Friday, May 04, 2007

Behind the Bats: A Peek Inside the Dodger Clubhouse

From "What happens in clubhouse, stays there" by Bill Plaschke at the L.A. Times (registration, sometimes):

LAS VEGAS — When the star Dodger routinely showed up for day games still drunk from the previous night, the clubhouse guy knew his role.

"It was my job to protect the team," Dave Dickenson said. "That's what I did."

Dickenson said he would pour a cup of beer and place it in the dugout bathroom. The star player would sneak there between innings for a drink, and continue drinking throughout the game.

"The guy couldn't play with a hangover, so we had to keep him going," Dickenson said. "Hey, he played great, and nobody complained."

Such is the motto of baseball's minimum-wage, major-impact clubhouse attendants.

Keep them going, and nobody will complain.

Make the players look good, and management will look the other way.

Wash their cars. Walk their dogs. Bring them women.

And, in at least one case in New York, give them drugs.

Amid news that former Mets clubhouse attendant Kirk Radomski pleaded guilty to distributing steroids, Major League Baseball is considering examining the unusual relationship between players and the handful of guys in every clubhouse who ostensibly only order their bats and wash their jocks.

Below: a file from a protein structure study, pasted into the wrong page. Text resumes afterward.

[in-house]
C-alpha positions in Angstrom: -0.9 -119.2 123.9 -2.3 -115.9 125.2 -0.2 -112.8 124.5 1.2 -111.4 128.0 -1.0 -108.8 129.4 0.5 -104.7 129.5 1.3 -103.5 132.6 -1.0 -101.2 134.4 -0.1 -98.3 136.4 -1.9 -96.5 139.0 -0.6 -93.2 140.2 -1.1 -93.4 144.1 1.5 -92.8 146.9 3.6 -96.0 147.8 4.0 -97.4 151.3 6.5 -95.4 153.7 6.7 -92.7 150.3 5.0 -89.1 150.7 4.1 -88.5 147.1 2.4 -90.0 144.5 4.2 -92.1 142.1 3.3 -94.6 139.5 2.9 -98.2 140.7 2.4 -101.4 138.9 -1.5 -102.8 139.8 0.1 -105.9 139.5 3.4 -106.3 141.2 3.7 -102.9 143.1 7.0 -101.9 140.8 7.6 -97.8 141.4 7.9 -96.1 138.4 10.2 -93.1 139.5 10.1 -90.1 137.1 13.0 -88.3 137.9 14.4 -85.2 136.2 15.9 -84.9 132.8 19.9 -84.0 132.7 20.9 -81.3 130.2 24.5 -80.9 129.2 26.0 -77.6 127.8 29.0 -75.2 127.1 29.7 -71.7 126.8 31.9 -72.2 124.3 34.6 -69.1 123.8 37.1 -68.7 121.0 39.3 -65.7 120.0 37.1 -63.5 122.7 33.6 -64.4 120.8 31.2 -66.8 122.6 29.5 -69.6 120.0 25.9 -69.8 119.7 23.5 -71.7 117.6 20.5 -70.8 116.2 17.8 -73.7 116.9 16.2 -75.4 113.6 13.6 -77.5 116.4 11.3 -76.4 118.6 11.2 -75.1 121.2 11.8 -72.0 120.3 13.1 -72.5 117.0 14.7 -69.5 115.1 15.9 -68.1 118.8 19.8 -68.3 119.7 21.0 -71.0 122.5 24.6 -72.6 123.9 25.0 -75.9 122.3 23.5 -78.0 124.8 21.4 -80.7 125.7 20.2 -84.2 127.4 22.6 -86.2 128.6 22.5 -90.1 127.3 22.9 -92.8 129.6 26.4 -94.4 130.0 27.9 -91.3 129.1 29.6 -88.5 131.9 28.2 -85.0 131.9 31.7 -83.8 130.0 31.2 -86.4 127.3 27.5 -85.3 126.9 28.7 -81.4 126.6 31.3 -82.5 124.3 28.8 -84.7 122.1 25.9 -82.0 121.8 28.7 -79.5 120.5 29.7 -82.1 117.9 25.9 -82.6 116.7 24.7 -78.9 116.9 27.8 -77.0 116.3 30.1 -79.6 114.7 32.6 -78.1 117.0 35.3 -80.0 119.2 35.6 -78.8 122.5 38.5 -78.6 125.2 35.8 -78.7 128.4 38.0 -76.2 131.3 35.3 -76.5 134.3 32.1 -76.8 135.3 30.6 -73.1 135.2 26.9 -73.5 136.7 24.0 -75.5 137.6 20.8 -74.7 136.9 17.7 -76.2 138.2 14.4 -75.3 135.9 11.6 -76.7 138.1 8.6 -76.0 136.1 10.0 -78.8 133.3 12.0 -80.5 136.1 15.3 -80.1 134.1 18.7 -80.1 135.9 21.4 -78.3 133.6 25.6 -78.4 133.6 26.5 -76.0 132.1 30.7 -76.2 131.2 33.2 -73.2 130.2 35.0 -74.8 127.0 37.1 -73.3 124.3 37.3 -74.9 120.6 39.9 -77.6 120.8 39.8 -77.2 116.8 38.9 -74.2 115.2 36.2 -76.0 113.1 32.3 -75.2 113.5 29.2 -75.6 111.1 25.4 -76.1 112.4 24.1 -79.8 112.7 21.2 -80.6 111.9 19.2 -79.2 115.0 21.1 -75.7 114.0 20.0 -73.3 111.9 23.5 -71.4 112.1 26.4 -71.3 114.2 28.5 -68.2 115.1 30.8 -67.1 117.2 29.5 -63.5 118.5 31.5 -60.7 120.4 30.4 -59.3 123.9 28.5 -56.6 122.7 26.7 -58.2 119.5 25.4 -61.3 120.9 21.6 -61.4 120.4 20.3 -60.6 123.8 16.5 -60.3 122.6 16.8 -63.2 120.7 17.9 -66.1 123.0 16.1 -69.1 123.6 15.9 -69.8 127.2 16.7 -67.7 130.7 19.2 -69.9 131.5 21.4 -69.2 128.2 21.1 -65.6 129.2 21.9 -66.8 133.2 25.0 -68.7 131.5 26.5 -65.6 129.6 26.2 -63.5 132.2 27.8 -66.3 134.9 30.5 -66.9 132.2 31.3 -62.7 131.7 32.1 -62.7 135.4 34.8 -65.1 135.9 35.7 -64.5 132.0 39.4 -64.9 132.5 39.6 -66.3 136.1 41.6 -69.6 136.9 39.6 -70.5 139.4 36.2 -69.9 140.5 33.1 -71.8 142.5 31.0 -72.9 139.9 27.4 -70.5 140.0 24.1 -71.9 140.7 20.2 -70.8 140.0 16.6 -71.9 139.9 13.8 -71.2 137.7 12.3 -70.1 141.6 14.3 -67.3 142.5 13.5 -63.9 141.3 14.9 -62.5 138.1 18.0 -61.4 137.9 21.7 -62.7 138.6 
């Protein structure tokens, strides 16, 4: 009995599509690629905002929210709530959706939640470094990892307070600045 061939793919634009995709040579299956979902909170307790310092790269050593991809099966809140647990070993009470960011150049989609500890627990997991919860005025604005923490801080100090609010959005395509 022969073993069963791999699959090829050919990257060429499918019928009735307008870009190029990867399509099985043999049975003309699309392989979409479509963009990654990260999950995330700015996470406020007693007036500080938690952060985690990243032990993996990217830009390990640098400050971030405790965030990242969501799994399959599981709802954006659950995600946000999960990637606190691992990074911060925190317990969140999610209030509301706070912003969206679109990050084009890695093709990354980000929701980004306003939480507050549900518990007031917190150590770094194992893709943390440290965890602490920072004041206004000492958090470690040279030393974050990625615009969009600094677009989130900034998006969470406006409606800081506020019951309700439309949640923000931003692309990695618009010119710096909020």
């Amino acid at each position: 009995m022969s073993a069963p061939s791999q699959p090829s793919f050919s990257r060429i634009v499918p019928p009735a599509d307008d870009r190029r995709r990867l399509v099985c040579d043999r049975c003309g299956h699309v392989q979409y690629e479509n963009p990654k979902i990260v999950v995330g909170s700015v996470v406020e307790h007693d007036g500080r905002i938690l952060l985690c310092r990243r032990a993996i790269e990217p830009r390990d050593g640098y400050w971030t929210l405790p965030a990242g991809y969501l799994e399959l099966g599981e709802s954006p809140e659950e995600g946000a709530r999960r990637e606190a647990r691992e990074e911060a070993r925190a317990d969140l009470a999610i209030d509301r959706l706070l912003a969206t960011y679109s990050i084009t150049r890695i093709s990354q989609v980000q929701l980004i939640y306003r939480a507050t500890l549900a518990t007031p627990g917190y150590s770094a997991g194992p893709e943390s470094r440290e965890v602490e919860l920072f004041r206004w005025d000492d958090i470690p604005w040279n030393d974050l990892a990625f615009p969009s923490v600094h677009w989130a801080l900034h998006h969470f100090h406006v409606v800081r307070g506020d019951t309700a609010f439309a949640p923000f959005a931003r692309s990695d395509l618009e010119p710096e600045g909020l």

"It's not about doing the laundry, it's about keeping the player happy," said Dickenson, a former longtime beloved Dodgers clubhouse attendant and manager. "And you'll do anything to keep the player happy."

So who was the drunk Dodger? Place your bets!


John G said...

The Straw.

Anonymous said...

Raul Mondesi

Steve said...

I can definitely see Straw and Eric Davis having a few drinks, but I'm thinking a pitcher. Hitting and fielding would be too tricky drunk. Just 'cause we can play beer league softball after having a few doesn't mean it can be done at the major league level.

My money's on Kevin Brown.

Steve Sax said...

I'm thinking it's James Baldwin, which explains why he always had to walk so slowly from the mound to the dugout between innings.